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Do box trainers and surgical simulators make a difference?

In a session on Saturday during AAGL’s 51st Global Congress on MIGS in Aurora, Colorado, Angie Tsuei of Western Michigan University discussed the results of an investigation into the impact of homemade laparoscopic box trainers on medical students’ surgical skills.

In a session on Saturday during AAGL’s 51st Global Congress on MIGS in Aurora, Colorado, Angie Tsuei of Western Michigan University discussed the results of an investigation into the impact of homemade laparoscopic box trainers on medical students’ surgical skills.

The randomized controlled trial began with a primary objective of determining whether augmenting instructional videos with home laparoscopic trainers would contribute to greater overall improvement in laparoscopic simulator tasks in preclinical medical students. Tsuei and her team also evaluated the changes in participants’ perspectives toward their field of surgery and perceptions of skills after a 2-week training period.

The study included first- and second-year medical students at Western Michigan Homer Stryker MD School of Medicine and excluded folks with previous experience in laparoscopic surgery. In total, investigators included 17 participants.

These 17 individuals completed a baseline survey about perceived competence and interest in surgery, as well as a musical instrument and/or video game playing experience. Everyone was then randomized into 2 groups. The first group included 9 individuals who trained for laparoscopic tasks by watching video modules and practicing with homemade laparoscopic box trainers, while the second group included 8 individuals who solely watched video modules. Participants went on to complete simulator modules before and after their 2-week curriculum. With 6 modules in total, the skills included basics, laparoscopic appendectomy and salpingectomy.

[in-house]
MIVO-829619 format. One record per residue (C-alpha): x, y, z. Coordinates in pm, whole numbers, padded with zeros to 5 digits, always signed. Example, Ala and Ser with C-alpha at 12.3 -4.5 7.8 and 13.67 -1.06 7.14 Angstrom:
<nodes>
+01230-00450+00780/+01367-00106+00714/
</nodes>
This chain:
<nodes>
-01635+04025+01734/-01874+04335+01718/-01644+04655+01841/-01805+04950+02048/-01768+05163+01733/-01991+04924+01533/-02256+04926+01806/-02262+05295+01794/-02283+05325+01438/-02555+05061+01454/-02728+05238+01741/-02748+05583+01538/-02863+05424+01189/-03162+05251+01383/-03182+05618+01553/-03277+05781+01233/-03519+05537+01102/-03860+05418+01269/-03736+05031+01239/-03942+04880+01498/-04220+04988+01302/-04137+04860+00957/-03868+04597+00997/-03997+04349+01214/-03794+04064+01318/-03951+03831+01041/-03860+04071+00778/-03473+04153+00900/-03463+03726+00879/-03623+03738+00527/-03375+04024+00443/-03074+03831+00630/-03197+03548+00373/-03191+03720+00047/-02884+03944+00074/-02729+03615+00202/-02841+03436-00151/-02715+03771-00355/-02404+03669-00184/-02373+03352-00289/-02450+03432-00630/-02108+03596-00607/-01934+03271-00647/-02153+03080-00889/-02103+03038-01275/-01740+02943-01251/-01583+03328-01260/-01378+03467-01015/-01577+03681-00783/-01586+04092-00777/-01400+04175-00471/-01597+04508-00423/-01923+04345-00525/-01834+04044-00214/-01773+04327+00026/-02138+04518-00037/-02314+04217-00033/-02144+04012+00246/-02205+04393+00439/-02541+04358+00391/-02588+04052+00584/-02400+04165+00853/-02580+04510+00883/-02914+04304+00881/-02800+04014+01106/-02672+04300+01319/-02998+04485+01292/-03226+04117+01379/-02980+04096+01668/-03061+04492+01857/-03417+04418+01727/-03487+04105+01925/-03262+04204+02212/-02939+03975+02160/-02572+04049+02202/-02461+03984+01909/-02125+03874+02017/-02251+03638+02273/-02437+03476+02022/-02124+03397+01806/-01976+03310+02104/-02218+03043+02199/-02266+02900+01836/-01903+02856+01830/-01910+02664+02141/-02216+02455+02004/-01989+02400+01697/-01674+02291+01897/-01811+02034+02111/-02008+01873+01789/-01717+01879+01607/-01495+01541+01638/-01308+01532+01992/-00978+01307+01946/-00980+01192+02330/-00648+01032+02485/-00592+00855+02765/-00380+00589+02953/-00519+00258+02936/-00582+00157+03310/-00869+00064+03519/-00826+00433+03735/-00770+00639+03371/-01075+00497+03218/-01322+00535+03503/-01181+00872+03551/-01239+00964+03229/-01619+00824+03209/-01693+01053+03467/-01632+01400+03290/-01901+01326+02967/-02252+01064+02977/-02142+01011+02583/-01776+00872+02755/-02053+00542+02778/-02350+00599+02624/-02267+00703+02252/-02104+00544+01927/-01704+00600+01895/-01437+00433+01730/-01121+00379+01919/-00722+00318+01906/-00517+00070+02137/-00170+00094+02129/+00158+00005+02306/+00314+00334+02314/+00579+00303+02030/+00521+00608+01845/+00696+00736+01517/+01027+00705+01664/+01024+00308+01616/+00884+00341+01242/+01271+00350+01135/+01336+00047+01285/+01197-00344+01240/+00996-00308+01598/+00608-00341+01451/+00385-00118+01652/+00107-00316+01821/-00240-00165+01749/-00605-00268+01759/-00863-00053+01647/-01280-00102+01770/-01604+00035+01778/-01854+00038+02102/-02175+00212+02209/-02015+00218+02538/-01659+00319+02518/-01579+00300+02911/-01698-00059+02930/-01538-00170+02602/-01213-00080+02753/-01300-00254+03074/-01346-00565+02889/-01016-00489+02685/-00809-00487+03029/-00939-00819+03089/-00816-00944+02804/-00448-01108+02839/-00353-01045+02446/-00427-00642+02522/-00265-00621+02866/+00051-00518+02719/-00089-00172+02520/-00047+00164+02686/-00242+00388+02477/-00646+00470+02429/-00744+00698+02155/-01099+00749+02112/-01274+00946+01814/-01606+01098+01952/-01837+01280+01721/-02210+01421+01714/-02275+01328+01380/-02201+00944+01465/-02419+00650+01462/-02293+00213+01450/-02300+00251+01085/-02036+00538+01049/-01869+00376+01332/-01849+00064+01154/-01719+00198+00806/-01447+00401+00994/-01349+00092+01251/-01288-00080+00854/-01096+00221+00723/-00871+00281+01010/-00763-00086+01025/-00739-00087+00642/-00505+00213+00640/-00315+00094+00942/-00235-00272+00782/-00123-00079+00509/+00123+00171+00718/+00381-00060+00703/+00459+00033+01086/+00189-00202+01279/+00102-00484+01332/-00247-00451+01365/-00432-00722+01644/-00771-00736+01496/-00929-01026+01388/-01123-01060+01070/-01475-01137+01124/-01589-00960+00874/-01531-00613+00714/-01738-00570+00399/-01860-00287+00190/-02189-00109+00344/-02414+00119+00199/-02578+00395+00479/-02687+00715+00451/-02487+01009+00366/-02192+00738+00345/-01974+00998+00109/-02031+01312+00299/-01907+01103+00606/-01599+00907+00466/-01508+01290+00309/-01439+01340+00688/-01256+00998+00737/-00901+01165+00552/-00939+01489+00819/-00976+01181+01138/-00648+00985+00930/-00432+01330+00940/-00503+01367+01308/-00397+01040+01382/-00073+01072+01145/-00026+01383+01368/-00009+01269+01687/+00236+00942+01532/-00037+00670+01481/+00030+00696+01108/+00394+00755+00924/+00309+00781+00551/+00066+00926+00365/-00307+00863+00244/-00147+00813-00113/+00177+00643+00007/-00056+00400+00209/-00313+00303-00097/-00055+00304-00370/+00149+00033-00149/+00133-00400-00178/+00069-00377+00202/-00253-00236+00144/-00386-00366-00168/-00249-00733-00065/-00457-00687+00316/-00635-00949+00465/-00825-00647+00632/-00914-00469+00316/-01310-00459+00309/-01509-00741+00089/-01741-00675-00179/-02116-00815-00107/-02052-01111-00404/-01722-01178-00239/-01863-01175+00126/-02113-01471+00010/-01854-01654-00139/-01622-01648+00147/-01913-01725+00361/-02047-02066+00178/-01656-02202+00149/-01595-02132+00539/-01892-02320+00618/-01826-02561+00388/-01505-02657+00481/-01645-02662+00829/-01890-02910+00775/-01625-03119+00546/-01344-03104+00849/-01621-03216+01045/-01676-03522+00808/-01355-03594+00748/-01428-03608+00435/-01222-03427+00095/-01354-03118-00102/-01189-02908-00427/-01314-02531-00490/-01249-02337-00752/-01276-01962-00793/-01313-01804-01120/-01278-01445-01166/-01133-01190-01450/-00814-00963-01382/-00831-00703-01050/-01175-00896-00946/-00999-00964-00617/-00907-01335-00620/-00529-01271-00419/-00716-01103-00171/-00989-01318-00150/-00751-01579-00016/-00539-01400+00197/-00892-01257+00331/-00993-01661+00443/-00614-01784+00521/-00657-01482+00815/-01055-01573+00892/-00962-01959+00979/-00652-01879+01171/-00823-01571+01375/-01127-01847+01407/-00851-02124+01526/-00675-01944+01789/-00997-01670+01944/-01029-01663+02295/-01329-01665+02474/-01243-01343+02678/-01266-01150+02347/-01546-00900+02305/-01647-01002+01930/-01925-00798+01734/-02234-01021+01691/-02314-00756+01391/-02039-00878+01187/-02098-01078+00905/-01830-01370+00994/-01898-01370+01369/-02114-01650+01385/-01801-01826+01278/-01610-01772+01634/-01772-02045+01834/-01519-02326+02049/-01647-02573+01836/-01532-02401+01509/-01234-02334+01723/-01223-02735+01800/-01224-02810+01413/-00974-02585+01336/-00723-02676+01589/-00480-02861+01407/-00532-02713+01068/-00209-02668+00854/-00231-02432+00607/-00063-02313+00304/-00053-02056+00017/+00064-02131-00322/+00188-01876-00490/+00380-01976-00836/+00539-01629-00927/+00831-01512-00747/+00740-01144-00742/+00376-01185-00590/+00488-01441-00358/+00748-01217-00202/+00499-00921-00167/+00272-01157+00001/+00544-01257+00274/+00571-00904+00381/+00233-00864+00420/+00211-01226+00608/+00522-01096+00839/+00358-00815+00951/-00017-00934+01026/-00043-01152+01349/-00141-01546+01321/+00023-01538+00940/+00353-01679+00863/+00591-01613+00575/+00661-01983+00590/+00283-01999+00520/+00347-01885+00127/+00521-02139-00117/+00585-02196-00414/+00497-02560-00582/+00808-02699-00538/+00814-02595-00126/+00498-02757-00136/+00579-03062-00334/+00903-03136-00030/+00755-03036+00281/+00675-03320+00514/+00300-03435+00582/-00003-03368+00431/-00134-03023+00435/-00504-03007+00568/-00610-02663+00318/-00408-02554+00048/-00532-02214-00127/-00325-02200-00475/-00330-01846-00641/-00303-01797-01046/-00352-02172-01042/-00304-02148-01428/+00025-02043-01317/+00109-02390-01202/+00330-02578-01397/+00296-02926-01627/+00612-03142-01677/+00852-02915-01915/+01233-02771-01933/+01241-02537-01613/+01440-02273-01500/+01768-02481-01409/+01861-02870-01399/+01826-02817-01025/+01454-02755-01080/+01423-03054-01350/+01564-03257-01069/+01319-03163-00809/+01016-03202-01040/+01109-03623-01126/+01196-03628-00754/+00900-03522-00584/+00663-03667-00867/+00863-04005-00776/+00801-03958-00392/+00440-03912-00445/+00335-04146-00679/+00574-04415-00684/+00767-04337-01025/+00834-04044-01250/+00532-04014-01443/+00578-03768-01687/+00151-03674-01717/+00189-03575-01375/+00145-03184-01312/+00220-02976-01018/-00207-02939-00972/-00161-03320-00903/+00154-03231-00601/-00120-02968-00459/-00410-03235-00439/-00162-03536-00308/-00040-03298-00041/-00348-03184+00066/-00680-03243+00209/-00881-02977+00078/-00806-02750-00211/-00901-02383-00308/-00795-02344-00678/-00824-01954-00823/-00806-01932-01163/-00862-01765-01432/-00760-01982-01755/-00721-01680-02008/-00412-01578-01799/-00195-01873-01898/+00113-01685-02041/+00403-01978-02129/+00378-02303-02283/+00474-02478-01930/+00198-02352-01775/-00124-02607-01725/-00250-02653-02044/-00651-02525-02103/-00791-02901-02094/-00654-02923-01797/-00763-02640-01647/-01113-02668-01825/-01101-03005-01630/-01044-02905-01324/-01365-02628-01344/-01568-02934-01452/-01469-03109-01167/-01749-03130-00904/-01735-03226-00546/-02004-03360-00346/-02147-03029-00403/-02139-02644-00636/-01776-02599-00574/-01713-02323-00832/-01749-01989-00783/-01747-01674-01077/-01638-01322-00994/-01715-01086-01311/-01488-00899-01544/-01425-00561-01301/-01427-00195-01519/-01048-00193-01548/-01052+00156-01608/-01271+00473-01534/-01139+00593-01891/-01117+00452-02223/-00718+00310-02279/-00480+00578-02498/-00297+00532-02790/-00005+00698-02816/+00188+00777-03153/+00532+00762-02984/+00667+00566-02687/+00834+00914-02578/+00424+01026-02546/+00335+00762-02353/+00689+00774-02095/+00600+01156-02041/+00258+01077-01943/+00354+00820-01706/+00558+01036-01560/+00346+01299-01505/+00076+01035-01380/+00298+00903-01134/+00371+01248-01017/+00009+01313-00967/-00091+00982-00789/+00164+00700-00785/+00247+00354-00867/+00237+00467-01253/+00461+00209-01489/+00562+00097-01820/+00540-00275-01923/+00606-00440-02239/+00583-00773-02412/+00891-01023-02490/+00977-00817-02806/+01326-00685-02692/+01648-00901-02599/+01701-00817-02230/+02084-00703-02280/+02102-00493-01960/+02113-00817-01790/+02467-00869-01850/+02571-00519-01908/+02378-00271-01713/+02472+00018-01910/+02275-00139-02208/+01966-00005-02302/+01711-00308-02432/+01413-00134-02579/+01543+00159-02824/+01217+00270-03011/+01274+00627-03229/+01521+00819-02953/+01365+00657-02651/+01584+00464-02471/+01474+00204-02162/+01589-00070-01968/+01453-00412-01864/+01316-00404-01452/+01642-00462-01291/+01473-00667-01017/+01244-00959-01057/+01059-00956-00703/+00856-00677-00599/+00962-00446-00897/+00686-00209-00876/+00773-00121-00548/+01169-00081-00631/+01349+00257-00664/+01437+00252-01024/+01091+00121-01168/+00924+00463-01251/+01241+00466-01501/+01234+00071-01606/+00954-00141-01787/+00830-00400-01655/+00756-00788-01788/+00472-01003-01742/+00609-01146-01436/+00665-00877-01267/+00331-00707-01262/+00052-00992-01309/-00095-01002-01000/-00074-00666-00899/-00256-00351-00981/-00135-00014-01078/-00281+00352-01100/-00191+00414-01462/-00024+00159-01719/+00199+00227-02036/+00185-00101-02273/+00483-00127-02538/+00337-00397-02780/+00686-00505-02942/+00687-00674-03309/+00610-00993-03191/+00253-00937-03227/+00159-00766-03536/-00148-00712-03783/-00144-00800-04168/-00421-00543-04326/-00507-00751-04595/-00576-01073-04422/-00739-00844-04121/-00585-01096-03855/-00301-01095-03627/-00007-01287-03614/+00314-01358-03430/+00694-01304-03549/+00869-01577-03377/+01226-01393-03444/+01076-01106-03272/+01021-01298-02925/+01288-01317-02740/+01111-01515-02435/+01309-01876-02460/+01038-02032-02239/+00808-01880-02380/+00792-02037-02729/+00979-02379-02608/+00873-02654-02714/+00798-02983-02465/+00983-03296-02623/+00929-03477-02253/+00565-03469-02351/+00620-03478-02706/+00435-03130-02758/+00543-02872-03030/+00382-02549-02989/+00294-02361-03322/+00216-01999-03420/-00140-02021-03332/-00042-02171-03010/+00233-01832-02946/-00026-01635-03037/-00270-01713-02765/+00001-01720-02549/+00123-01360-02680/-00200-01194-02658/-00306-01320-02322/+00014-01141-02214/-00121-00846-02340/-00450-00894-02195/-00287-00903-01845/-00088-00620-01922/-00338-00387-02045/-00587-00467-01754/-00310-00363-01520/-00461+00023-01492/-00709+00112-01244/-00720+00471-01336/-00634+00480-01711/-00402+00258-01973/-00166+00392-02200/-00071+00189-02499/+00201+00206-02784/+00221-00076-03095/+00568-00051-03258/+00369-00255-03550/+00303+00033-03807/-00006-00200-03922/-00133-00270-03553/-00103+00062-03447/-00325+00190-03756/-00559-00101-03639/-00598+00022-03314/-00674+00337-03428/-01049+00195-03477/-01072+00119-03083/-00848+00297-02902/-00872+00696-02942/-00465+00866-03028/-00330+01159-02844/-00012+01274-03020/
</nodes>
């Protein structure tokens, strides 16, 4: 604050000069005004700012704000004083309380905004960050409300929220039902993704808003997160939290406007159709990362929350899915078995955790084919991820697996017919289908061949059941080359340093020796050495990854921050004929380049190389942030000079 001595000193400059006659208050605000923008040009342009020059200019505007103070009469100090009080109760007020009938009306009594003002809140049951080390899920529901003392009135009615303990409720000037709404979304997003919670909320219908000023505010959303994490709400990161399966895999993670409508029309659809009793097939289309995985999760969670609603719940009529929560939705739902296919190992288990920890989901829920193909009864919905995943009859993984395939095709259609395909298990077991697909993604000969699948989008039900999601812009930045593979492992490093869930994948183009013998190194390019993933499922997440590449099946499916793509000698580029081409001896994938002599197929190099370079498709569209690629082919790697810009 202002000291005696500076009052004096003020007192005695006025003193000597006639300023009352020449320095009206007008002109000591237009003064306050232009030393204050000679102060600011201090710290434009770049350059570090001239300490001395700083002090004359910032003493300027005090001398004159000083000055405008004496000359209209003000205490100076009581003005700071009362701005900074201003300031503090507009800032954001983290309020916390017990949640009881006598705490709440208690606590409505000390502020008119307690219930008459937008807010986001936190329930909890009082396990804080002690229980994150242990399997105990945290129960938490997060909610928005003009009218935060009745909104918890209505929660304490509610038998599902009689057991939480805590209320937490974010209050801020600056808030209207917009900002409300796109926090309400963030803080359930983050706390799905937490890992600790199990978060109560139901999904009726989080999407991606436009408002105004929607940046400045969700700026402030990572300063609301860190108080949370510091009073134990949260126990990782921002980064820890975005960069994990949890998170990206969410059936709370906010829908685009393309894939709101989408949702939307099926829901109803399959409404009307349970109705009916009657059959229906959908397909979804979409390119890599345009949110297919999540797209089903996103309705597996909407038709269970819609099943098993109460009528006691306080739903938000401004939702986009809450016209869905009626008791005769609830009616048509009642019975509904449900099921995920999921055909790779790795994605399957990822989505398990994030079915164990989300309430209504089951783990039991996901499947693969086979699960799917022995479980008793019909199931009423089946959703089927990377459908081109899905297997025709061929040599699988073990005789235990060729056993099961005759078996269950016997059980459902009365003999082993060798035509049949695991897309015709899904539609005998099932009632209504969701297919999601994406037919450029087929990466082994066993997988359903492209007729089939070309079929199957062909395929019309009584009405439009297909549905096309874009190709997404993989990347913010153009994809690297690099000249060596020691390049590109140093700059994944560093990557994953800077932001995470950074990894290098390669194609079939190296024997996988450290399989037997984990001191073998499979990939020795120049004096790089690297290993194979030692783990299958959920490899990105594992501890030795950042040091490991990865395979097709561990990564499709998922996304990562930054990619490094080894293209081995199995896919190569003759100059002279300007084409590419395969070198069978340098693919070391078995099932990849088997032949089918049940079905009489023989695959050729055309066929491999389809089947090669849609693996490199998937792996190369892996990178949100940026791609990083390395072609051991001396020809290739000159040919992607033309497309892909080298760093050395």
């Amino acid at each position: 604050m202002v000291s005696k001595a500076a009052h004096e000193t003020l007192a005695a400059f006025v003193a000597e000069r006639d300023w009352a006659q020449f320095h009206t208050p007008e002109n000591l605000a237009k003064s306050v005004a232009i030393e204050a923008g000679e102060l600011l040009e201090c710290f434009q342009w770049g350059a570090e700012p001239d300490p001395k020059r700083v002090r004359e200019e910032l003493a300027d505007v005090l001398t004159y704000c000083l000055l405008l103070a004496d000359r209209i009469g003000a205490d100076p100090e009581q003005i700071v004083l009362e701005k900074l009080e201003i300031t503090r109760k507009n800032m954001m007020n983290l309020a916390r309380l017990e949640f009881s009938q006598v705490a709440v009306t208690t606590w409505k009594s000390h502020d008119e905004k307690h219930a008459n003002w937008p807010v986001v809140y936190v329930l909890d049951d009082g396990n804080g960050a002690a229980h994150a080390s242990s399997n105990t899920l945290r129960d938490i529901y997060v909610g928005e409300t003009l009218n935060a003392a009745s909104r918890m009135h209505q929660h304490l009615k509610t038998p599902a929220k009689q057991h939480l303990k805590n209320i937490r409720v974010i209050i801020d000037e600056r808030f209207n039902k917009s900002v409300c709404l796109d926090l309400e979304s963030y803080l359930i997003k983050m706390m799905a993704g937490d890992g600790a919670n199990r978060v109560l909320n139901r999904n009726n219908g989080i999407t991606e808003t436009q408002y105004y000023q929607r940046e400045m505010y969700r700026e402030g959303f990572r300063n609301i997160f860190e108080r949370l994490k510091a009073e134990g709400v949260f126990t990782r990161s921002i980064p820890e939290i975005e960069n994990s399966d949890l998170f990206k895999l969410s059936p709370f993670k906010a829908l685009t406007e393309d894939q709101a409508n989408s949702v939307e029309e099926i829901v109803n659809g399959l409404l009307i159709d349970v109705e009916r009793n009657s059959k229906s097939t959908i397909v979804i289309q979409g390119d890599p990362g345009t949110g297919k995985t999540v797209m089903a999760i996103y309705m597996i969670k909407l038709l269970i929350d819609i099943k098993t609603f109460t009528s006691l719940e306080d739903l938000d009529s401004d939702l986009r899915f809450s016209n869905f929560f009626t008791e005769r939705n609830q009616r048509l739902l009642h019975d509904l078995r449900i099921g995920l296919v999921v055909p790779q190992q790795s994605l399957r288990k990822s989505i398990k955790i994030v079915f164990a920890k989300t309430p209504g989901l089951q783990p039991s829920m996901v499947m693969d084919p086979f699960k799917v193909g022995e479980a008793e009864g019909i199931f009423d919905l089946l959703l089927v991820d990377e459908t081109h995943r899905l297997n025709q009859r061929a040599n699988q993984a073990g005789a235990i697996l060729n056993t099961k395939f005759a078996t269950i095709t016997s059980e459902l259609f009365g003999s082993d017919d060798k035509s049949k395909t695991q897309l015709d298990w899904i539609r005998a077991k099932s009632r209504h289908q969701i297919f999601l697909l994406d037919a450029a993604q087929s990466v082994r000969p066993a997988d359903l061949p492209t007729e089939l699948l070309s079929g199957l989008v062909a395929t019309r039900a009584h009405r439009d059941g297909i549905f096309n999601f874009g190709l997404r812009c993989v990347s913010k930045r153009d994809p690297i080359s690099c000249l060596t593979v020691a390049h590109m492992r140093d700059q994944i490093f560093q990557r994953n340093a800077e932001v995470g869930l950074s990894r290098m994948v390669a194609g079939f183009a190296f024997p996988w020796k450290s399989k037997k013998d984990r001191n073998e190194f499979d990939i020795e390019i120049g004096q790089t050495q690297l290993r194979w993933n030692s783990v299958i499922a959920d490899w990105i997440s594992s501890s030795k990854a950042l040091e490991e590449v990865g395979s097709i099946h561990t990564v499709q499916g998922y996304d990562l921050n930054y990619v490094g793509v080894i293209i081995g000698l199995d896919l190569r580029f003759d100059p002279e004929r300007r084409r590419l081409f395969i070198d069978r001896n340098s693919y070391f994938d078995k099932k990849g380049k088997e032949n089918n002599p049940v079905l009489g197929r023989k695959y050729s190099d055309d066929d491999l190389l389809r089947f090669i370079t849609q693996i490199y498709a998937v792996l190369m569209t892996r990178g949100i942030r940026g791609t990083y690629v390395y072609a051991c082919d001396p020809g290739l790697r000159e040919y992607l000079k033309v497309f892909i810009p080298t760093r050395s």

Overall improvement was measured with 3 categories on the final 2 procedures—laparoscopic appendectomy and salpingectomy. The investigators categorized these results by number of mistakes, total time to complete tasks, and total instrument path length.

As for results, there did not appear to be any significant differences in musical or video game experience between the 2 groups. Both groups, however, showed trends of improvement on most tasks. Investigators concluded that the box trainers did not significantly improve laparoscopic surgical skills when compared to video mimicry over a 2-week period. However, the box trainers did improve participants’ perceived confidence in performing surgery, their natural ability to acquire surgical skills, and their worries about performing surgery.

Reference

Tsuei A. The Impact of Homemade Laparoscopic Box Trainers on Medical Student Surgical Skills: A Randomized Control Pilot Study. Presented at: AAGL’s 51st Global Congress on MIGS ; December 3, 2022; Aurora, Colorado.